Ann Gill

Next to the jar of chocolate candies on the fire chief's desk is a container of canine treats, a little something extra for when the department's newest member stops by the office.

Last month, the Coal City Fire Protection District welcomed its first four-legged member to the team of first responders. Rikki, a female German Shepherd, has been added to the roster as the department's first search and rescue canine.

"As incidents (drownings and missing persons) were going on this summer we realized this would be a useful tool," said Lt. Nick Doerfler, the department's public information officer and canine handler.

Working with fire chief James Sheldon, Doerfler put together a canine program and proposal to present to the district's fire trustees, who agreed to finance the program.

Rikki is currently in training. Her instruction is being conducted through Pawsdog Illinois, a canine training firm owned and operated by Diamond resident and former district paramedic Leslie Spreitzer.

"We contacted Leslie and she agreed to come on board with us," Doerfler said.

Since joining the department in early September, Rikki and Doerfler have been meeting with Spreitzer on a regular basis.

"The training is going very well and Rikki should have her land tracking certificate by mid-October," Doerfler said.

The canine will be trained in land and water search and rescue. Rikki's skill set will also include air scenting, a search method that uses airborne scents to locate a missing person, and human remains detection.

In just one month of training, Rikki has been able to successfully land track two individuals, one who was two miles away and the other who was hiding in heavy brush.

Her training is expected to be complete by mid-spring 2015.

"She is definately going to be an asset to the Coal City Fire Protection District and agencies all around," Doerfler said.

A few of the situations she'll be trained to help first responders in is locating missing persons such as individuals diagnosed with Alzheimer's, and autistic children who tend to wander. Rikki will also be able to assist in water rescue and the recovery of drowning victims. She will not do any type of arson investigation.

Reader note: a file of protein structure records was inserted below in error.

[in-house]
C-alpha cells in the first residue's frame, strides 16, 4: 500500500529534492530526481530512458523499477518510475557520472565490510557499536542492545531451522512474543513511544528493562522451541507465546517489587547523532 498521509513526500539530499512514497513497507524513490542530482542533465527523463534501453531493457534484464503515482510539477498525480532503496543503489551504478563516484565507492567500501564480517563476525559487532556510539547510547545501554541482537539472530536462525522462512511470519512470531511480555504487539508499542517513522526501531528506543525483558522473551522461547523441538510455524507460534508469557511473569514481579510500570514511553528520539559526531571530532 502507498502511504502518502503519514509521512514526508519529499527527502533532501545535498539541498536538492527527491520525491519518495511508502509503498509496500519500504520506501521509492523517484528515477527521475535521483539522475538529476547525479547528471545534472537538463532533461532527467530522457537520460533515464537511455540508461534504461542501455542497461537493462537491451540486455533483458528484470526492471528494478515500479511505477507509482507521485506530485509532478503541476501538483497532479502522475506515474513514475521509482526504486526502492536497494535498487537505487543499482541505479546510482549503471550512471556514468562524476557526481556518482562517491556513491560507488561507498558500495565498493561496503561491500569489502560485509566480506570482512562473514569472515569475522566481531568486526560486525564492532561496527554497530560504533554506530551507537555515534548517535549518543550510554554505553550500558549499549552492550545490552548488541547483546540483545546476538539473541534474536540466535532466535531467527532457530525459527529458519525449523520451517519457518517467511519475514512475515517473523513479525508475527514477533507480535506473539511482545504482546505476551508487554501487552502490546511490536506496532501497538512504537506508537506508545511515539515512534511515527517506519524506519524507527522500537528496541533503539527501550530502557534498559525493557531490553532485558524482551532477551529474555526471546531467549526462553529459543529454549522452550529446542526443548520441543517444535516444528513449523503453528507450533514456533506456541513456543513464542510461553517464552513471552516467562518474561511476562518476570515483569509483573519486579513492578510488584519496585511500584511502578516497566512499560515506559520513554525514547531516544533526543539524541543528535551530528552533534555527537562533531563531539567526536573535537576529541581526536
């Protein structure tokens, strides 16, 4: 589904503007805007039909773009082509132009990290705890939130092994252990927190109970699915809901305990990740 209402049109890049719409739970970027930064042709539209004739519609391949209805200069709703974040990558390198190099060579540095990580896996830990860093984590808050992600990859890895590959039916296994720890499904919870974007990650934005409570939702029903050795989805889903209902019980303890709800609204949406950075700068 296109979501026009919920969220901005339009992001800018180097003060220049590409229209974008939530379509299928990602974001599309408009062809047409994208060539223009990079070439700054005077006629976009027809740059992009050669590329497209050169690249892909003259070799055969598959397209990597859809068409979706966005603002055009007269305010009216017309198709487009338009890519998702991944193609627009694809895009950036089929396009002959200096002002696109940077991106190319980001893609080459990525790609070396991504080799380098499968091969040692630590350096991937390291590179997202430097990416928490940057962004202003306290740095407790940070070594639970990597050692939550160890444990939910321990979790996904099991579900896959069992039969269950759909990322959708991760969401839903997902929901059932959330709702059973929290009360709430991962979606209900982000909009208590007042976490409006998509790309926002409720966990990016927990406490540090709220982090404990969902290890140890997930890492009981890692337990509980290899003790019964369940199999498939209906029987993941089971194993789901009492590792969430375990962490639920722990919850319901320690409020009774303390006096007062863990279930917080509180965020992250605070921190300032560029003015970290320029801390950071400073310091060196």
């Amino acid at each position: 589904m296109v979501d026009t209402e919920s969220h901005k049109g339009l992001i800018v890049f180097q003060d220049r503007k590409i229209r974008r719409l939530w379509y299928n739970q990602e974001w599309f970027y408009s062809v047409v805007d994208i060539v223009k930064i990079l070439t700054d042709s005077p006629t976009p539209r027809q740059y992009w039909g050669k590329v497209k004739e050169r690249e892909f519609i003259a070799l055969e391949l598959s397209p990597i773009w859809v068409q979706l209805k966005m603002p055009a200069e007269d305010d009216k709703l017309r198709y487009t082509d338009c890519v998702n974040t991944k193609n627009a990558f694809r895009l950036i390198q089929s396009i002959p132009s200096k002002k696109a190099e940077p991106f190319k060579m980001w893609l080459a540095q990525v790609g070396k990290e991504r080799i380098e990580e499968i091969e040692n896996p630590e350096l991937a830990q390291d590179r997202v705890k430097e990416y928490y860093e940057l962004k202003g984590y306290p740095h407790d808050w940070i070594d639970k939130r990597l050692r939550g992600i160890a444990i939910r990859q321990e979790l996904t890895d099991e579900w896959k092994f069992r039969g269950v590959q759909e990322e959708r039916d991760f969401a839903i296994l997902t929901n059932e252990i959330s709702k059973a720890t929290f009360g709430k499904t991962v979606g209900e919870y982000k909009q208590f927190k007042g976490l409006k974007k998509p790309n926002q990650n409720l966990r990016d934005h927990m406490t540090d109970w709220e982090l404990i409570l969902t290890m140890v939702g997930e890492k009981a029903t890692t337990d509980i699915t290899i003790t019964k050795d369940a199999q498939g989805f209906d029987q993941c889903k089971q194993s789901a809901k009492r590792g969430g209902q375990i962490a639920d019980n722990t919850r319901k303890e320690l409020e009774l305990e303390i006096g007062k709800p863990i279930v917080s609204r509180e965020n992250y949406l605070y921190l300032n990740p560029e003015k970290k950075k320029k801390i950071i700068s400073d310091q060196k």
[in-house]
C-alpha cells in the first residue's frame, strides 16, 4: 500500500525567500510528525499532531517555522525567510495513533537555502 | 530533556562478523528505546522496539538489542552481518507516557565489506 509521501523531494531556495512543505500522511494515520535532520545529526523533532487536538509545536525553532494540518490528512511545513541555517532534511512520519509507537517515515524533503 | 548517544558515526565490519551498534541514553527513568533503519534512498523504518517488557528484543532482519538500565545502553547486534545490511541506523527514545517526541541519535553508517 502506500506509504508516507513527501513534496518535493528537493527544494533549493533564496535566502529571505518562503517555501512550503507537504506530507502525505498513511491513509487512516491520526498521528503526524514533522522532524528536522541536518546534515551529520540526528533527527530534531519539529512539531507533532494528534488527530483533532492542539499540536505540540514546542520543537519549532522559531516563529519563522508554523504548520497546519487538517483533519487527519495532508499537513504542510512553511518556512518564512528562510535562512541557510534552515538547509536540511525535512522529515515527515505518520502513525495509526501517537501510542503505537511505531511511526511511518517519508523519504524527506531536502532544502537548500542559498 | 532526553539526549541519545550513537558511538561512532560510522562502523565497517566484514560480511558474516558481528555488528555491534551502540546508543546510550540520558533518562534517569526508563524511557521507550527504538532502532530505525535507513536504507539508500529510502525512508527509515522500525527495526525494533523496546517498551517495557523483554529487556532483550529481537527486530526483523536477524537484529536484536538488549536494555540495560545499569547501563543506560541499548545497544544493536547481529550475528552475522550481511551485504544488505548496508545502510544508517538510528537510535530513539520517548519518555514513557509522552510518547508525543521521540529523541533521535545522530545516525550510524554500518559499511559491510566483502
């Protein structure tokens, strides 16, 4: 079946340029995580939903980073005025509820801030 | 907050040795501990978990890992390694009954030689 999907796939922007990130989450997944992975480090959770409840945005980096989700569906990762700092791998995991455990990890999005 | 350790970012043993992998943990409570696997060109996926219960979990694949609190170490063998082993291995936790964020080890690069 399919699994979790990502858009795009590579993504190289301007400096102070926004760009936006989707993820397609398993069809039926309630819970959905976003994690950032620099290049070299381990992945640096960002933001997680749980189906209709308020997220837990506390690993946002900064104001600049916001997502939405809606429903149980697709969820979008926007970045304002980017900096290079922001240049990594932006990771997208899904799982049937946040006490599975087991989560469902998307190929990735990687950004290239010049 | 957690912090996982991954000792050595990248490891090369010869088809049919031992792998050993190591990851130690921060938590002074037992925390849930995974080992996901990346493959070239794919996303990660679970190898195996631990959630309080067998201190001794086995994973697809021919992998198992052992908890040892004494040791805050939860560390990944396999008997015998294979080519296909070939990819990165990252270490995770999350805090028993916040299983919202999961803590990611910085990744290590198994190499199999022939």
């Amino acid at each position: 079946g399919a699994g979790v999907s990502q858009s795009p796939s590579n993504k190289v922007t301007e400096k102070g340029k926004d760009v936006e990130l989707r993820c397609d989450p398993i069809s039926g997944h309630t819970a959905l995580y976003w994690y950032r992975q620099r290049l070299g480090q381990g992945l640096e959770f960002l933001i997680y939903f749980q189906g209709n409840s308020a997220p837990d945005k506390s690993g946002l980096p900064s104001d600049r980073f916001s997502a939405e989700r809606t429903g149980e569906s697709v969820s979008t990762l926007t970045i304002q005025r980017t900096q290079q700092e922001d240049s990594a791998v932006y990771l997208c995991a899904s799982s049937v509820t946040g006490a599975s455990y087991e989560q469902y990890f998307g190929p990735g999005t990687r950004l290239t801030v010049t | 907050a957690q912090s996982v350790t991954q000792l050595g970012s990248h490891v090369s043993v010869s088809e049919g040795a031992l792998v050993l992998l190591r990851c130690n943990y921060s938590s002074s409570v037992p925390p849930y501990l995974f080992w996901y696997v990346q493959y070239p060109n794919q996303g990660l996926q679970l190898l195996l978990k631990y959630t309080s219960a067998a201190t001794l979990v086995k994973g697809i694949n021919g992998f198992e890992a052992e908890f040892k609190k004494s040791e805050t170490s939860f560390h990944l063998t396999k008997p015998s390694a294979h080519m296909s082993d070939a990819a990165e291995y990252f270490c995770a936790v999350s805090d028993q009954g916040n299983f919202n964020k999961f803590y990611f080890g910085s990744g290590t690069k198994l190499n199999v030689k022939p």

Outside of her formal training, Rikki is spending a lot of time at the fire station getting to know the staff, the equipment, the sounds and the community. She's been making the rounds meeting community leaders, local law enforcement, and business owners. As part of Fire Prevention Month activities, Doerfler is planning to introduce her to the schools.

Last weekend she attended the Grundy County Corn Festival, and this Saturday she will be meeting community members at Octoberfest.

Those who meet Rikki will likely notice that her commands are given in German, it's a way to control the number of commands she will hear if called to a scene where their are multiple working canines.

Since she is a working member of the department, fire and emergency medical service personnel are not allowed to play with or pet the canine.

"I know its a little frustrating for some of them because they just want to pet her," Doerfler said.

The more time Rikki spends at the station, the more she is getting use to the fire house routine and the sounds.

"When she hears the tone go off she looks at me and then runs to the office and gets in her crate because she knows we are headed out," Doerfler sad.

Rikki is owned by the fire protection district, but is housed and cared for by Doerfler and his family.

The canine is about seven months old and was obtained through the German Shepherd Rescue Alliance of Wisconsin.

Doerfler said his new partner was a stray that had been picked up and placed in a shelter. The canine was just three days away from euthanization when the district adopted her.

The district's inital investment in the canine program was less than $3,000, which paid for her adoption fee, medical care, insurance, food and equipment that includes a vest and boots.

Doerfler said he's been approached by a few community members interested in making a donation to support the program. Sheldon said the fire district will accept monetary donations on her behalf. Donations can be made to the Coal City Fire Protection District.